Everyone should be equal under China’s university entrance exam

Winston Mok says China needs to make the quota system for its gaokao fairer, so it doesn’t favour students from the top cities, to ensure education remains a sharp tool for upward mobility

PUBLISHED : Sunday, 12 June, 2016, 11:02am
UPDATED : Wednesday, 26 October, 2016, 2:59pm

I was somewhat surprised that The Hunger Games movies were ever released uncensored in China; they are uncanny reflections of Chinese society. Today in China, another round of “games” has just finished – the sitting of the annual university entrance examination. But, unlike in the movies, no representatives can be deployed; most young people have to play.

In The Hunger Games, while representatives from districts one and two receive better training, the playing field is somewhat level. But for China’s university entrance exam, the odds are strongly in favour of districts one, two and three (Beijing, Shanghai and Tianjin). Their residents, besides getting a better high school education, have a much better chance of gaining admission to universities in their home cities, the best in the country.

Thousands of Chinese parents take to the streets to protest university admission quotas

Last month saw protests in Jiangsu ( 江蘇 ) and Hubei ( 湖北 ) – districts four and five, if you will – by disgruntled parents over new quotas which will mean better access to their universities for students from districts 11 and 12 (poorer inland provinces). Why should they make “sacrifices” when the top districts do not open their doors wider?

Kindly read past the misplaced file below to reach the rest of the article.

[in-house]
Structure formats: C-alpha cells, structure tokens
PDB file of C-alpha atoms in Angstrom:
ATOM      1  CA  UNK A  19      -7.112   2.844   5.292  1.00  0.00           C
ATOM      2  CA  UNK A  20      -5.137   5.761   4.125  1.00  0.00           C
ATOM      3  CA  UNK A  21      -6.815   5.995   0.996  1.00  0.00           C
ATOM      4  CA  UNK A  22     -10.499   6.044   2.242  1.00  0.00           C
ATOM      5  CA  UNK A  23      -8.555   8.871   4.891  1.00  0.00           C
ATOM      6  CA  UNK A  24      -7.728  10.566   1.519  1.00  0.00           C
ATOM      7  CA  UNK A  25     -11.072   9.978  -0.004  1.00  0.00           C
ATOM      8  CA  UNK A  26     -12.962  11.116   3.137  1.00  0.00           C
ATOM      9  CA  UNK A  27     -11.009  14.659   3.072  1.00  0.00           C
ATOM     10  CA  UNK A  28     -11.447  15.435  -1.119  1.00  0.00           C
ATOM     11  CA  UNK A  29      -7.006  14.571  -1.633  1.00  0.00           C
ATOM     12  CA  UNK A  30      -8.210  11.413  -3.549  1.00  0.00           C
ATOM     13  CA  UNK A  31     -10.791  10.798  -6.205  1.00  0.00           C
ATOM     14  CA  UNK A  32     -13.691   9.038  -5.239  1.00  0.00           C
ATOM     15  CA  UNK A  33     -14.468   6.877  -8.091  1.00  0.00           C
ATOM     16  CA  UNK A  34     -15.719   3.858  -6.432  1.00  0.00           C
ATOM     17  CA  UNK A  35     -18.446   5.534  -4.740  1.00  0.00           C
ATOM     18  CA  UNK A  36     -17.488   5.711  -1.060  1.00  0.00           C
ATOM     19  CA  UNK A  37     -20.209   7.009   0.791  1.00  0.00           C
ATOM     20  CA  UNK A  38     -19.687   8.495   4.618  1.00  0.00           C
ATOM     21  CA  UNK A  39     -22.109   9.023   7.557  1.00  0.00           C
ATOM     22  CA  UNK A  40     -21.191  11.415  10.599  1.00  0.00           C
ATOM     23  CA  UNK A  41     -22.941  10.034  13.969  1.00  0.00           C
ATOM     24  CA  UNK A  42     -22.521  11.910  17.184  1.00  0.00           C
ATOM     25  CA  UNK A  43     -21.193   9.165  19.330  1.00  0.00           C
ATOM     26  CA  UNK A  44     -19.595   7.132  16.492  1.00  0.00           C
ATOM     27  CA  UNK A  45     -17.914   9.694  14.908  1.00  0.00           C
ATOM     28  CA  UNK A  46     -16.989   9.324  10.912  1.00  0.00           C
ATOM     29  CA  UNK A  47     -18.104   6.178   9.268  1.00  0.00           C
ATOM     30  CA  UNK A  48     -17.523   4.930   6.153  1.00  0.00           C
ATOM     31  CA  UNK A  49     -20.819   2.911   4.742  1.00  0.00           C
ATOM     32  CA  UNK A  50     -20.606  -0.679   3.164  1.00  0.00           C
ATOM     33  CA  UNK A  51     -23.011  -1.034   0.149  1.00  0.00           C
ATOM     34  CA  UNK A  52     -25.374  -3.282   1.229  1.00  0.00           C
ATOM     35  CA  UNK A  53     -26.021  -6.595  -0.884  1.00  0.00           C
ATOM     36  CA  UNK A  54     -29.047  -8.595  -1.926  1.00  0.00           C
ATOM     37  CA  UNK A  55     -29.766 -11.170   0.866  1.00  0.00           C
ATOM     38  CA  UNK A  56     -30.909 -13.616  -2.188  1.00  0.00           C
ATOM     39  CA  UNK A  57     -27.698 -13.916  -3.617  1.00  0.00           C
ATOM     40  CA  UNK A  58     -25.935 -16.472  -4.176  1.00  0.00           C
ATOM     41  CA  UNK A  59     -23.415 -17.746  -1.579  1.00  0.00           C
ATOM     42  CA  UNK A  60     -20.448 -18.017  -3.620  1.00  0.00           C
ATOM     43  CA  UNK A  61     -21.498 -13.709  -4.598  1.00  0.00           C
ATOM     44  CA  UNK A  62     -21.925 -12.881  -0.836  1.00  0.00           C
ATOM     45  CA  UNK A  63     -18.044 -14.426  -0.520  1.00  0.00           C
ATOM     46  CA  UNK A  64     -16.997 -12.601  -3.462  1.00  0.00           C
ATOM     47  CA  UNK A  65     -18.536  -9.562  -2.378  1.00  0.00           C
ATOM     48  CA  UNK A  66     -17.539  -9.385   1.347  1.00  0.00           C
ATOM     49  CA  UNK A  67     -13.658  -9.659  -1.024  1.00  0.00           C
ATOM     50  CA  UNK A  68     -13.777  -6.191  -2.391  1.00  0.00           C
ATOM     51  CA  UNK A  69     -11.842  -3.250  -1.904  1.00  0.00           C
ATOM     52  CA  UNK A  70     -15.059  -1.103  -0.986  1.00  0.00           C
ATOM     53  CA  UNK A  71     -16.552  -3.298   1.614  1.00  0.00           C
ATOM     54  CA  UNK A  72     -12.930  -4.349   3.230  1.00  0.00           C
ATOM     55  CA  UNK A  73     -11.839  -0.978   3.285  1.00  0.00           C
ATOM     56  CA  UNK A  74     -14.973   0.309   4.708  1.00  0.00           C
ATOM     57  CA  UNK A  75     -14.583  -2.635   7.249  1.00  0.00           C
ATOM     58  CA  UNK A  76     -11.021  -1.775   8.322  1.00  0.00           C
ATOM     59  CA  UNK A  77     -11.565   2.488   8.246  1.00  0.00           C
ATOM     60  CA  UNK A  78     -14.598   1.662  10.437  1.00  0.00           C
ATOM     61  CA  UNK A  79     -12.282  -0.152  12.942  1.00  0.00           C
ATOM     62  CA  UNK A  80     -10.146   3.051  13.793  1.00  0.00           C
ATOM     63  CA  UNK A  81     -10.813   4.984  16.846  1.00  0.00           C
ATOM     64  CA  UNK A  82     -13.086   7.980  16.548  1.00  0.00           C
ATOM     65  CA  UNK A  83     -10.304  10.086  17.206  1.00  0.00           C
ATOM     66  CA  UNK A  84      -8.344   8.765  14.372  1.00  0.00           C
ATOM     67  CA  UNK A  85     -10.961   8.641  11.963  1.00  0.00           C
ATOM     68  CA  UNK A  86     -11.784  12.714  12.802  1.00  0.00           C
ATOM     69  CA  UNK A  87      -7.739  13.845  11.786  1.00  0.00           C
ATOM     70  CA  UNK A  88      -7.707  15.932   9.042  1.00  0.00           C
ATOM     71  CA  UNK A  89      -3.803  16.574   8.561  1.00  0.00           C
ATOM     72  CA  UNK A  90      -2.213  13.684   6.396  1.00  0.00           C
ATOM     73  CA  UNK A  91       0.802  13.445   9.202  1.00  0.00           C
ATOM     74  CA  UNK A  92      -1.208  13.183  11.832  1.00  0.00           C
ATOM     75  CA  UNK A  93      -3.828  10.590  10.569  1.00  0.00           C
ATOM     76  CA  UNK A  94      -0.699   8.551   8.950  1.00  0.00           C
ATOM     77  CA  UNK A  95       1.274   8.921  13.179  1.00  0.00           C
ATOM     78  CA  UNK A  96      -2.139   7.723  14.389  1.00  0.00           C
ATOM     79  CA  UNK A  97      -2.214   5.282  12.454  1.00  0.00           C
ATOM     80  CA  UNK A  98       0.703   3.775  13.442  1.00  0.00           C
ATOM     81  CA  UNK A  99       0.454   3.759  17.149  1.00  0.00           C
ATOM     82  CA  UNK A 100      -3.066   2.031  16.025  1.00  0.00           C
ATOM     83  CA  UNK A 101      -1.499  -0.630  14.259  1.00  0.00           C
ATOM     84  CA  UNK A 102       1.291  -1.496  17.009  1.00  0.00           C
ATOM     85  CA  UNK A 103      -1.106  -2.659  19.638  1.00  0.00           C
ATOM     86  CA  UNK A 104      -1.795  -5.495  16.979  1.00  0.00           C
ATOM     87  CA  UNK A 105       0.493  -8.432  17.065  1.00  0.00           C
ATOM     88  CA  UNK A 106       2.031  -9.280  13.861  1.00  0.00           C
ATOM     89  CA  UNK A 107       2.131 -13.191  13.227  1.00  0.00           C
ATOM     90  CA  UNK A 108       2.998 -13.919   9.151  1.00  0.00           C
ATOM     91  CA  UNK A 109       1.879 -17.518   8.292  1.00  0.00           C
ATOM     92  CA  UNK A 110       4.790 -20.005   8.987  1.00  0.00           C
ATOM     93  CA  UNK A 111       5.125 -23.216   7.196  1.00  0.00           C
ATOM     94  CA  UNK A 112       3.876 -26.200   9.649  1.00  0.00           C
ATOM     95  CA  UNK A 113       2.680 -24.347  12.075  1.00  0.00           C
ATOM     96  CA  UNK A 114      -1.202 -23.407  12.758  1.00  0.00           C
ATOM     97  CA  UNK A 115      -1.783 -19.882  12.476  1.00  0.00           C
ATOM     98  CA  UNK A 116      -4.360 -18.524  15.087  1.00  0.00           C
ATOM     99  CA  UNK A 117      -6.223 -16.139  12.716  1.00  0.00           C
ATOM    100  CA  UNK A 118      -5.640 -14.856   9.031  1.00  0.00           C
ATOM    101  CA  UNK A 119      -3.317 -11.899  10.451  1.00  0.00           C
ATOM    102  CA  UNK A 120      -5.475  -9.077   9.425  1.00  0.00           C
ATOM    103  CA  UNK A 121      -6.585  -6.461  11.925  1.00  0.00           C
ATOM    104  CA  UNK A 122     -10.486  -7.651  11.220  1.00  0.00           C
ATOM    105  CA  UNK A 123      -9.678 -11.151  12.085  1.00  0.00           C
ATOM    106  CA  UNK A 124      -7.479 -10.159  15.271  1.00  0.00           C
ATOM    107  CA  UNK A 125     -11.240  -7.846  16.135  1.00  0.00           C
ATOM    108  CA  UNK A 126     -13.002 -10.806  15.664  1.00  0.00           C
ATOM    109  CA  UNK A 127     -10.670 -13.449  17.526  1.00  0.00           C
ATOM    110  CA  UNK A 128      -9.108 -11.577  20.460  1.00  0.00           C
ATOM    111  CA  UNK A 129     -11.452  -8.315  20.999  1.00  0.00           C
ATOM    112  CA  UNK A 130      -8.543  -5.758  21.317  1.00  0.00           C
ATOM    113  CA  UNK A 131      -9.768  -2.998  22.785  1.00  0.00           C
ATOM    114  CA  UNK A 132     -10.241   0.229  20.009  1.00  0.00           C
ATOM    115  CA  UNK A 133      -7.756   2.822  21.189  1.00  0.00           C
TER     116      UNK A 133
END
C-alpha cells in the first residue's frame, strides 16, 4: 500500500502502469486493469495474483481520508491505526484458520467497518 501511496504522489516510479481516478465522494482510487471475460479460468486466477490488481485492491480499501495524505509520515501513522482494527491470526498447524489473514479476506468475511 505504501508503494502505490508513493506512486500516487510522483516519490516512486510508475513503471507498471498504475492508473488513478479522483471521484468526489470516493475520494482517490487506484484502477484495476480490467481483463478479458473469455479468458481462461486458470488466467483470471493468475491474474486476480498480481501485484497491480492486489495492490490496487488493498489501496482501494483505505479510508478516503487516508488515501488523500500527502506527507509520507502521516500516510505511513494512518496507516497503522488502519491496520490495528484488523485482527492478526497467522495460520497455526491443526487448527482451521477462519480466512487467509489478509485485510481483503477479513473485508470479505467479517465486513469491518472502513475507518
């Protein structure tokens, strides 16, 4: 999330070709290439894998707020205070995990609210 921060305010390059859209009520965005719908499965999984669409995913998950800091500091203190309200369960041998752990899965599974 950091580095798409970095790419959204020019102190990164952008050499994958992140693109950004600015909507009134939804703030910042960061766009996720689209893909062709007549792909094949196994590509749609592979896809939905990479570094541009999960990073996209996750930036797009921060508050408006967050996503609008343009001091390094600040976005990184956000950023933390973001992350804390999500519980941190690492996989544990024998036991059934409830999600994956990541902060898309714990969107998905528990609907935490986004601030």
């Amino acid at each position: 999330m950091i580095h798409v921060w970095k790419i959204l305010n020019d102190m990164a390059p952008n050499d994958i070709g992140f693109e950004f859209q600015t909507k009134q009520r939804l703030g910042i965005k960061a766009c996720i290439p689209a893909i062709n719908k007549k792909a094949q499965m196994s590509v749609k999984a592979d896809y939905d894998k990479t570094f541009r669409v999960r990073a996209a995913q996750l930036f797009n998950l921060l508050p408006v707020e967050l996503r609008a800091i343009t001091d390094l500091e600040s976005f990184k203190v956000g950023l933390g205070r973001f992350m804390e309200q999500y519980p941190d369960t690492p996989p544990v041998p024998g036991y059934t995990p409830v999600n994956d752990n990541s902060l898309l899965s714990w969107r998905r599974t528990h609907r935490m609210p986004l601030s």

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The obvious solution is to level the playing field, so that everyone competes equally for entrance to Peking or Tsinghua university, regardless of where they come from. University entrance exams need to be standardised nationally, for starters. However, such a “radical” policy faces opposition as policymakers live in Beijing. Why would they change a system that strongly favours their children or grandchildren?

In the meantime, the complicated provincial allocation system can be simplified into three tiers, with allocation to local students at the top. At the bottom is preferred admissions to students from poor regions. In the middle is open competition for everyone else. This tier should gradually be expanded at the expense of the top tier. Districts could also be combined.

But even a transitional system is sure to meet with protests, especially from provinces that fear they would fare worse in open competition.

Education reform is harder than economic reform; it is mostly a zero-sum game. But the economic future of the nation is at stake. Frustrated at the perceived unfairness of the system, some affluent families are emigrating.

Under China’s rigid hukou system, one’s fate is partly determined at birth. As a key tool of upward mobility, education can reshape one’s destiny. A market-based university admission process would allow more effective development of human capital – the core wealth of the nation in an innovation-driven economy.

Winston Mok, an MIT alumnus, is a private investor